(It's a pretty big room. My desk, and two big tables, are not visible in this photo.)
I often start off by re-writing what I wrote the day before, by hand, with a pen in a notebook. I revise as I go, and new ideas pop up. I try to end the writing session when I have some kind of idea of what's coming, but not enough time to dive into it. That way, I know where to start the next time. And some part of my mind turns ideas over and sorts out tangles while I think I'm paying attention to making dinner, etc.
Are you working on any new books/projects that you can share with us?
I'm working on the illustrations for a picture book, but I think I'd like to keep it a surprise. I'll just say it has a boy and a dog in it.
What has been your favorite question or letter from a reader (either at a school visit or in a letter/email form)?
I love hearing from parents who say that their child has to read this or that book every night. I loved the girl who wrote that she loved CRISS CROSS so much she wanted to marry it. Those things can really warm a writer's heart.
I think the one of the most thought-provoking questions I've been asked came a number of years ago. I had written and illustrated three picture books, and I was visiting a school in Iowa City. A little boy there asked me why all my characters had blue eyes. The obvious answer was that many of the characters and stories were about me and my family, and we all have blue eyes. But it really made me think, and was probably the first step in expanding my cast of characters. If we go back to question #2, I could say that when your characters are animals, no one feels excluded because of race or eye color or culture. I think that's a nice benefit.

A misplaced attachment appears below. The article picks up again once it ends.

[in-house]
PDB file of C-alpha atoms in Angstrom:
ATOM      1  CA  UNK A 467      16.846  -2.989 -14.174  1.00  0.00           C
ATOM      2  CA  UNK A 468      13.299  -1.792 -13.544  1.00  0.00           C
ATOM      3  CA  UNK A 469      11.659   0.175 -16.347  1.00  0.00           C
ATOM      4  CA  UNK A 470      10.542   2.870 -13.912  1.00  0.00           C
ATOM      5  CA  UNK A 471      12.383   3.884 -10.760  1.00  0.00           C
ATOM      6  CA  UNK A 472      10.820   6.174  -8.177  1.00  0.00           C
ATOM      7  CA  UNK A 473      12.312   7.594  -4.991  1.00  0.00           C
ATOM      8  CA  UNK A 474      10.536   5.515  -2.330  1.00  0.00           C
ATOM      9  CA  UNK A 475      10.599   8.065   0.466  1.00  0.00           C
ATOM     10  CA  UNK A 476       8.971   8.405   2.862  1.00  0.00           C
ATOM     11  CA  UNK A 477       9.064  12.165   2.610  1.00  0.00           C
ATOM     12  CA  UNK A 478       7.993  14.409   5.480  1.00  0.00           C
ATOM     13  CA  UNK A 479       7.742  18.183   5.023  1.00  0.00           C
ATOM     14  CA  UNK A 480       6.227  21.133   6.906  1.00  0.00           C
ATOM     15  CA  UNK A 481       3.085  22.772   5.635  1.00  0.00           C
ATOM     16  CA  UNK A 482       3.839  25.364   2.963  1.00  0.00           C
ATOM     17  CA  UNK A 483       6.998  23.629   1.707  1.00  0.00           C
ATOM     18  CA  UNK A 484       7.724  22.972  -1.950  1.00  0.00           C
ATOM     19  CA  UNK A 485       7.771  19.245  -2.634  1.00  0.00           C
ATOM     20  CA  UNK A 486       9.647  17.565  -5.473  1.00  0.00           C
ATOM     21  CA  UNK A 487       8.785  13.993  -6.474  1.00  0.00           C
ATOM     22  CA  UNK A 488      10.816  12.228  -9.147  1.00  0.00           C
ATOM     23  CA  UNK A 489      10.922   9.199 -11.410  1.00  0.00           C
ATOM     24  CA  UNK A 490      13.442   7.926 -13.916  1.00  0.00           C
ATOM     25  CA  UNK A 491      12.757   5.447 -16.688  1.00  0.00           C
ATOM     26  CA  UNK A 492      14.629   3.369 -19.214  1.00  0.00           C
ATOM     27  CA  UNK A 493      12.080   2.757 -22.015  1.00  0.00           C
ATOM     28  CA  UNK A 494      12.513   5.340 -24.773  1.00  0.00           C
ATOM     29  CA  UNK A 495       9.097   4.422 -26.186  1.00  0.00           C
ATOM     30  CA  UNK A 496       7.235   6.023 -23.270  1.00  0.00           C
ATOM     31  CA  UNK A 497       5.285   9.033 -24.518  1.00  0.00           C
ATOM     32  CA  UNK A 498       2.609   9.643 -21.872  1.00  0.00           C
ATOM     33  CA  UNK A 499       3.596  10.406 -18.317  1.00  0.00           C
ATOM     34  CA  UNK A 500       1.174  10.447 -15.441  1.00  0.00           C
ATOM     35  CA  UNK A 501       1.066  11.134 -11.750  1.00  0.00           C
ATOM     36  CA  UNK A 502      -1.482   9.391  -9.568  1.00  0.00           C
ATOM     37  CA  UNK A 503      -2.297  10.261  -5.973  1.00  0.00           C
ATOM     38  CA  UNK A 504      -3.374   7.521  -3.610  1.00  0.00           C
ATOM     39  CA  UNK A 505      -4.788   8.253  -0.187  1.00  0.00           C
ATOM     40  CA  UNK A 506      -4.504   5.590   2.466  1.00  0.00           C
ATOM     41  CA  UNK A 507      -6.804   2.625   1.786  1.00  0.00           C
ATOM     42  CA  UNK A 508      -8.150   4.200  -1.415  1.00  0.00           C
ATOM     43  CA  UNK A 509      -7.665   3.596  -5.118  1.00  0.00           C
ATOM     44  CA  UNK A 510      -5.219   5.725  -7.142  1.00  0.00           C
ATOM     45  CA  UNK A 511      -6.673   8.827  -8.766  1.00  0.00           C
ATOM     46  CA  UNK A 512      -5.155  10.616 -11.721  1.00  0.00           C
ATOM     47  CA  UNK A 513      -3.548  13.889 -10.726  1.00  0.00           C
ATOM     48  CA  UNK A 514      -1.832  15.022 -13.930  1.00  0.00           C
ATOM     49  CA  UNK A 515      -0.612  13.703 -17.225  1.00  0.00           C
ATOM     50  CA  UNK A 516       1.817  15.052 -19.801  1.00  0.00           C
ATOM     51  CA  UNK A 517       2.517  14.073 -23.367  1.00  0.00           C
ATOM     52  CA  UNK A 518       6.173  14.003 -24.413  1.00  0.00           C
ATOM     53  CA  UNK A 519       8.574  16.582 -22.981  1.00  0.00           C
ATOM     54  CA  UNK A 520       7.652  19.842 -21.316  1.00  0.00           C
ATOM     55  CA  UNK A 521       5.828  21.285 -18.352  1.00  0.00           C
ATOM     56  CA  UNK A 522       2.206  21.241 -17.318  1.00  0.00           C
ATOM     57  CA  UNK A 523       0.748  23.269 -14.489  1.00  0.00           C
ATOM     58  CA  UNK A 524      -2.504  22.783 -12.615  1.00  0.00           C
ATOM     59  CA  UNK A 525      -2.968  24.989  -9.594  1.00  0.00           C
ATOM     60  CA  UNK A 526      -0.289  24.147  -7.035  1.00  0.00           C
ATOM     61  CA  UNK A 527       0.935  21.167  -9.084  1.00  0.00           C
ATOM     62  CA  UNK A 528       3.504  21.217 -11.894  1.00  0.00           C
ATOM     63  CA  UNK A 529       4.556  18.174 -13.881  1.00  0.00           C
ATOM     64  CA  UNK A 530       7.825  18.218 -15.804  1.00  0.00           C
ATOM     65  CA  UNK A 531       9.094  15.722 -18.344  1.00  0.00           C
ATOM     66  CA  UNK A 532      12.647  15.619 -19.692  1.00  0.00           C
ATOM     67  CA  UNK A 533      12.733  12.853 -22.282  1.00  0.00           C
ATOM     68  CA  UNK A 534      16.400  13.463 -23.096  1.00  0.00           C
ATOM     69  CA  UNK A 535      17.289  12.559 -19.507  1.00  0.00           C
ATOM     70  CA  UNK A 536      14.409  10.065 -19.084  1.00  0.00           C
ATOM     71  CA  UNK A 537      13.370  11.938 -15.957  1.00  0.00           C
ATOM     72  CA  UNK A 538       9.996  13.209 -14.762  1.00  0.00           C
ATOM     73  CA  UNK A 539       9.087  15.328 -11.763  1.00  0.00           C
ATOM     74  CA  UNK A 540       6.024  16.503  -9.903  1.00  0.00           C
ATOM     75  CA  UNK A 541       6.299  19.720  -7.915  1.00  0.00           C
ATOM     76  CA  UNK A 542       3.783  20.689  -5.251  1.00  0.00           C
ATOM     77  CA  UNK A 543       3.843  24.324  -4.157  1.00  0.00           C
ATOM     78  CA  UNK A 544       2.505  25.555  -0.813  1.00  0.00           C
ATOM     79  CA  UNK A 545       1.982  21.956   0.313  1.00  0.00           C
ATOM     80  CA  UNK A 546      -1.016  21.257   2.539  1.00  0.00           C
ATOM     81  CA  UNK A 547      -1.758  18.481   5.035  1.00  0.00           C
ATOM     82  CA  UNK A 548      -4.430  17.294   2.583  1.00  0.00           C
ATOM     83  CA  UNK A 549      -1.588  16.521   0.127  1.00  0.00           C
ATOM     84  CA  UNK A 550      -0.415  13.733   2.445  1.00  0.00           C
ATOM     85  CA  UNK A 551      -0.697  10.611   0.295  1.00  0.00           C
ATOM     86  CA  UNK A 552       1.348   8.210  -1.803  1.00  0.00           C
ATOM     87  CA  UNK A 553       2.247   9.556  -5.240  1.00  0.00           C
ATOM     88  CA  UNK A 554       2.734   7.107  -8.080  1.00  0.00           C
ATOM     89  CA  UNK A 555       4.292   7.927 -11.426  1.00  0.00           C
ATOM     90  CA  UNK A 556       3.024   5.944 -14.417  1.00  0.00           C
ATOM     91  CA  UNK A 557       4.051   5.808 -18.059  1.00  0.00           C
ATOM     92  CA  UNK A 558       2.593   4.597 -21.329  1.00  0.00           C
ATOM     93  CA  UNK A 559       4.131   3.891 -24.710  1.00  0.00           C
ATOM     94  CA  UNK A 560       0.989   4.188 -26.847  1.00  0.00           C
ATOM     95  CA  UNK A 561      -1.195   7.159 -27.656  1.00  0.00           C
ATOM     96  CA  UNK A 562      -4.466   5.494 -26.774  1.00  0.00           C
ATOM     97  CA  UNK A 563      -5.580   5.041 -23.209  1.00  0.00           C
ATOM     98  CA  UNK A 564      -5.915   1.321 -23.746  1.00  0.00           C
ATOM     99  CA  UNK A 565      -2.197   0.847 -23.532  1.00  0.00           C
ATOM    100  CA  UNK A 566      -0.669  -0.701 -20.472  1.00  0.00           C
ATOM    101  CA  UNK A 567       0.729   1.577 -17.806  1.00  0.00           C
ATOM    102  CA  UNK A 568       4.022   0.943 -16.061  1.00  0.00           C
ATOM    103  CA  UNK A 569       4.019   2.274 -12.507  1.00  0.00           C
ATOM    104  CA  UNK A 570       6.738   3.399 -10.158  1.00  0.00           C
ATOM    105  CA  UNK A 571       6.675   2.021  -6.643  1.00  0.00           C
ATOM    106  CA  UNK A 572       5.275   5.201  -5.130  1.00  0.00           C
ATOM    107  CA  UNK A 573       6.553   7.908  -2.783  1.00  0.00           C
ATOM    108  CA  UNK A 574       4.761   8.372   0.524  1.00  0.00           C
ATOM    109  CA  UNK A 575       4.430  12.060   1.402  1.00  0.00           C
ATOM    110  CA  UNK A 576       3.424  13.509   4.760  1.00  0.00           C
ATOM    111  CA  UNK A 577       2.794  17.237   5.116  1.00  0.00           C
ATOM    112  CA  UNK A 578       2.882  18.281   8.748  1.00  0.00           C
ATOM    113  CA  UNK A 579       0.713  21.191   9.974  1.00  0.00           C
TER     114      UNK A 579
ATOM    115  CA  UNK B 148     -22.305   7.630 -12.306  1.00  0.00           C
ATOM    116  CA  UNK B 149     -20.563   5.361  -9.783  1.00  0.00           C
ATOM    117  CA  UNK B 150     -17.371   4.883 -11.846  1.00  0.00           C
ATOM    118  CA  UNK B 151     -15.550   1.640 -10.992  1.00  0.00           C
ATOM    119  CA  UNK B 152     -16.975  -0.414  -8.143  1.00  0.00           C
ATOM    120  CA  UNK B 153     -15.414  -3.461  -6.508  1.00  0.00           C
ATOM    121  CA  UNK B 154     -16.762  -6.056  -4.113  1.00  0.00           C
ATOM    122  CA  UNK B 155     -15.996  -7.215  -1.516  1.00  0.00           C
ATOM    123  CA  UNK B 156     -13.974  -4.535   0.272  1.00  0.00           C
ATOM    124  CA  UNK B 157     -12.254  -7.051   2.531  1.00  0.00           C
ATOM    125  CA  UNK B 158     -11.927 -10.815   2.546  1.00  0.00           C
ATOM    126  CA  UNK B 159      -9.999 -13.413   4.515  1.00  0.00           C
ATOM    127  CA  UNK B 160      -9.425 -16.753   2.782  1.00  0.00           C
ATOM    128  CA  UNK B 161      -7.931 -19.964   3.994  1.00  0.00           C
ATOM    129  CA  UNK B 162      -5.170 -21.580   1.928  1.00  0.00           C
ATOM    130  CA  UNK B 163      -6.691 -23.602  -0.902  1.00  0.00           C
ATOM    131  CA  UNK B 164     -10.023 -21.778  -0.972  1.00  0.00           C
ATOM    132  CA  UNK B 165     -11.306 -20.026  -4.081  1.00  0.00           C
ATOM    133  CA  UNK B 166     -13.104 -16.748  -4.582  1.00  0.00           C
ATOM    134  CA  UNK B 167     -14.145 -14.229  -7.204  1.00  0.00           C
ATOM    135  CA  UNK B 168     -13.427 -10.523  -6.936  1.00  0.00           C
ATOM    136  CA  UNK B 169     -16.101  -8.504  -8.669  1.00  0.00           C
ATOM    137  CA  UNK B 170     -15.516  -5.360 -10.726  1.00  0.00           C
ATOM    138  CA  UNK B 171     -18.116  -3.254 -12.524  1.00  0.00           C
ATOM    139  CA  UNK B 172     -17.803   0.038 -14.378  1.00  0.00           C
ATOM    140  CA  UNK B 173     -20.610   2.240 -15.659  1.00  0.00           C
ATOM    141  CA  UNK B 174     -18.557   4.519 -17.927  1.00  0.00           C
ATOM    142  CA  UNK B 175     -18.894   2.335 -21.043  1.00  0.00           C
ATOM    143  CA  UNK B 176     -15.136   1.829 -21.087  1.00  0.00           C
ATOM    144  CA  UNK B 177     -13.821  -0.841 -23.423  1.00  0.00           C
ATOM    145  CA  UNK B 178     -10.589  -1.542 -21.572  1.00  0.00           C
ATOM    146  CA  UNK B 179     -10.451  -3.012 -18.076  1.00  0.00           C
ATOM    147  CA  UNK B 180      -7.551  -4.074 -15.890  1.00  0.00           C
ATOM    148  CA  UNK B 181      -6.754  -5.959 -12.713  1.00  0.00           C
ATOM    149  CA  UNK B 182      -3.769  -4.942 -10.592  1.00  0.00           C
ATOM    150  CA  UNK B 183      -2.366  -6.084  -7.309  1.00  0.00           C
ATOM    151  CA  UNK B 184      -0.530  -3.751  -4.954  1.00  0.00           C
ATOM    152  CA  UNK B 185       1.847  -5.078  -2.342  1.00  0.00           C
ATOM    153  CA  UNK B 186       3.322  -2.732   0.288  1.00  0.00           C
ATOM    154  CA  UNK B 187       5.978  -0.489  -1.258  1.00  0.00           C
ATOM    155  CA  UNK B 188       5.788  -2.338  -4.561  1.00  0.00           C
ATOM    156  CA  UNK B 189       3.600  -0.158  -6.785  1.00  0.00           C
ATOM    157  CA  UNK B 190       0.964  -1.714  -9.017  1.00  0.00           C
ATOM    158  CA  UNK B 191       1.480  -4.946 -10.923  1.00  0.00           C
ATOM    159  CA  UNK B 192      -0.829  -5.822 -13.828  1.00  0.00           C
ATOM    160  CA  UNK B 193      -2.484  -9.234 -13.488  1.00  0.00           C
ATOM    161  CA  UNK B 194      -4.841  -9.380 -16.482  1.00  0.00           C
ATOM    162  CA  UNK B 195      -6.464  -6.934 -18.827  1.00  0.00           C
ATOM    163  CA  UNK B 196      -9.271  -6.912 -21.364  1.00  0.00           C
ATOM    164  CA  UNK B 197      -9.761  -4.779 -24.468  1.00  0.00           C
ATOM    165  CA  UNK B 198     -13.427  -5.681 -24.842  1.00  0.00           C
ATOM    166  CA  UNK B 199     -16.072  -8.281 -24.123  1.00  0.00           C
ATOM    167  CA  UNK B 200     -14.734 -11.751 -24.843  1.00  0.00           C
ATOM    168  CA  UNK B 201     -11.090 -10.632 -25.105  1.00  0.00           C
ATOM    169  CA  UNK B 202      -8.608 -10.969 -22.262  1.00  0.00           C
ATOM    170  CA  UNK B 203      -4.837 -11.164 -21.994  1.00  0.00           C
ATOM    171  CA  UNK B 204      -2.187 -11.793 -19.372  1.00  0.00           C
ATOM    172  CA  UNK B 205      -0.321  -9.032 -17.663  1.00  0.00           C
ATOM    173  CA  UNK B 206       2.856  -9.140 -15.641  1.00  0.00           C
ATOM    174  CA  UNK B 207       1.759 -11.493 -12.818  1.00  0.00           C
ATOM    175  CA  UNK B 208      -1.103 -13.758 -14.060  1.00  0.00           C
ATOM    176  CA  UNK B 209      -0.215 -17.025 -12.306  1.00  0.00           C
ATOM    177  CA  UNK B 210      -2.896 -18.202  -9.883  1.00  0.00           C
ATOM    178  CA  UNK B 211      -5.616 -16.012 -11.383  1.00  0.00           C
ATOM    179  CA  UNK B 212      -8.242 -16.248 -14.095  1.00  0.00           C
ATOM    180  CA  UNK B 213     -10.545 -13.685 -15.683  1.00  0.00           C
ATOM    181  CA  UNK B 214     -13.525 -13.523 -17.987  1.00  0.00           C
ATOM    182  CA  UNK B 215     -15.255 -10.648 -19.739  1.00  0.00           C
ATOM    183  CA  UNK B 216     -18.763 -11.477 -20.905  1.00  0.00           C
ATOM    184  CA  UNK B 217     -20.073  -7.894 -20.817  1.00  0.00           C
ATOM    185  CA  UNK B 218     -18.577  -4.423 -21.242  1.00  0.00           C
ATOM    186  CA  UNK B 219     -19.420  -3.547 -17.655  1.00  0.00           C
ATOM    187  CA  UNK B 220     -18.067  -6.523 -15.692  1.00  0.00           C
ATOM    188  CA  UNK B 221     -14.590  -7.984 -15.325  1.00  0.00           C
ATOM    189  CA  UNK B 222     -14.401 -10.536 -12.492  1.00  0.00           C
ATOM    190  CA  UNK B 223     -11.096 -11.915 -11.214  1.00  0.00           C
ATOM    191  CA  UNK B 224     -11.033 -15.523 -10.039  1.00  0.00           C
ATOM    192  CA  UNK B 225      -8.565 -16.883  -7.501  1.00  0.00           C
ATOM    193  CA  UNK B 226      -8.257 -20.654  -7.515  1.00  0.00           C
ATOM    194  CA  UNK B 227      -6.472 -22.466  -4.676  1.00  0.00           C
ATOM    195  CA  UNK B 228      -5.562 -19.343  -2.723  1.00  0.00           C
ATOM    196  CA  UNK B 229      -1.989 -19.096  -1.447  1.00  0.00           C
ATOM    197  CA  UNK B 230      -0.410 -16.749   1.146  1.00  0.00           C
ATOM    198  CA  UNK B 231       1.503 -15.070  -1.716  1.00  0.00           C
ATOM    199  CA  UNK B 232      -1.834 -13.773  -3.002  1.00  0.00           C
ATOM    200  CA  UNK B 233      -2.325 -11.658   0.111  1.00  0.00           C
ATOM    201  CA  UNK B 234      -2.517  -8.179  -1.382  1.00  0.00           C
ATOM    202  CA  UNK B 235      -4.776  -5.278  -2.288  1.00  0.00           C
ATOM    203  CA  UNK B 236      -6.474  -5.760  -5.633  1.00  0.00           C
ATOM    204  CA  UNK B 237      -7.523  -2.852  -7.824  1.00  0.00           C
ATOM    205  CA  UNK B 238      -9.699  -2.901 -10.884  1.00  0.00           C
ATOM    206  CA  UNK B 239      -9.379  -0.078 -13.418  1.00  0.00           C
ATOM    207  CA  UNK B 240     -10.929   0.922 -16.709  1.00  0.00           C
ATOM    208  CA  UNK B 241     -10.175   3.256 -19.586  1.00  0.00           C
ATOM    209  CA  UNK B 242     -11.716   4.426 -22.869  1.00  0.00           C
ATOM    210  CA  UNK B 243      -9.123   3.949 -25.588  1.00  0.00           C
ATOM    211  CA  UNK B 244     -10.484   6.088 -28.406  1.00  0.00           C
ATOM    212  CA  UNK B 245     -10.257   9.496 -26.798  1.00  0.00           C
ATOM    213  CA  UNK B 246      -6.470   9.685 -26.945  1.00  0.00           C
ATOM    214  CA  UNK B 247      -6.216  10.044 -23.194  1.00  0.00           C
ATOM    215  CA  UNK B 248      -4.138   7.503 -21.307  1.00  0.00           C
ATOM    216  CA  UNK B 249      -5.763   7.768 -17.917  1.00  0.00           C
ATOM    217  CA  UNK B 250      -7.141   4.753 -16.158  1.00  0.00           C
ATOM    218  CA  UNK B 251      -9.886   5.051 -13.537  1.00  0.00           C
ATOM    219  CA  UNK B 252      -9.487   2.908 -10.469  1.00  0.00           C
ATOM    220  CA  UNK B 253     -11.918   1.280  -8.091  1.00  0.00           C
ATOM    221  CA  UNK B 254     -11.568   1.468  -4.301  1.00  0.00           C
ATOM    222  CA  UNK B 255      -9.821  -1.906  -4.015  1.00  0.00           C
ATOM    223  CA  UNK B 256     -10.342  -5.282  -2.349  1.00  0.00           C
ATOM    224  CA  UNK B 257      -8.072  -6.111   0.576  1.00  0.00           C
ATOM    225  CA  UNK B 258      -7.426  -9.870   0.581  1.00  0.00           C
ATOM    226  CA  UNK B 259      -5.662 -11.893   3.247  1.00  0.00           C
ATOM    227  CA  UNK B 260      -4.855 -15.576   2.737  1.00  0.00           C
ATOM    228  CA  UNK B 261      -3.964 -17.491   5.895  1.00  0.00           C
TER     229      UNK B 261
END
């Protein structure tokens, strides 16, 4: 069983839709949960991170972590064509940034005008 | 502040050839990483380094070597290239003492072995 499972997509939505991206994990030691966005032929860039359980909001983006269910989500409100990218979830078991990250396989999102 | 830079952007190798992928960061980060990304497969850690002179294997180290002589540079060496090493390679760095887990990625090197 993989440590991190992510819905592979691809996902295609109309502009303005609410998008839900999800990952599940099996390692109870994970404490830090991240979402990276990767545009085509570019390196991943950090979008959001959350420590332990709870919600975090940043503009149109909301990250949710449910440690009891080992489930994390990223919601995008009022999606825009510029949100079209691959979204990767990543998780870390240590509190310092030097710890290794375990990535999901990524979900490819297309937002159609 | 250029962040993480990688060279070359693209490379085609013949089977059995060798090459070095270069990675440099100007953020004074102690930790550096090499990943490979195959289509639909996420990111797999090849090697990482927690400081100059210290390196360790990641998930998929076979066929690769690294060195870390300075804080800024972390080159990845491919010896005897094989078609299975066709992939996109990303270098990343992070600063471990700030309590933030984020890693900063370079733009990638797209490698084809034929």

What is your favorite Independent Bookstore and where is it located?
I have at least two. One is a tiny one called Dog Ears Books, in Northport, Michigan, which is about fifteen minutes from where I live. Pamela Grath, the bookseller there, sells both used and new books, and is such an avid reader and supporter of authors. I've launched my last two books there.
And in Traverse City, Michigan, is Horizon Books, a much bigger store that has been one of the downtown anchors for many years.
Now that you have me on this topic, I can think of so many -- to be honest, I haven't met an independent bookstore I didn't like! Going into a bookstore when visiting a new place always grounds me and makes me feel comfortable and connected and stimulated, all at once.
Thanks for including me in your blog: I'm honored!
About the Author:
ynne Rae Perkins is the creator of several acclaimed children’s books. She was awarded the Newbery Medal for her novel Criss Cross, and its companion, All Alone in the Universe, was named an ALA Notable Book and ALA Booklist Editors’ Choice, among other honors. Her recent novels include As Easy as Falling Off the Face of the Earth and her most recent title, Nuts to You. She has written and illustrated six picture books, including Snow Music and Home Lovely, both Boston Globe-Horn Book Honor Books, as well as The Cardboard Piano, Pictures from Our Vacation, The Broken Cat, and Clouds for Dinner. She is also the illustrator of Seed by Seed, a picture book biography of Johnny Appleseed, by Esmé Raji Codell. Lynne Rae Perkins lives with her family in northern Michigan. For more about Lynne Rae Perkins, check out her website.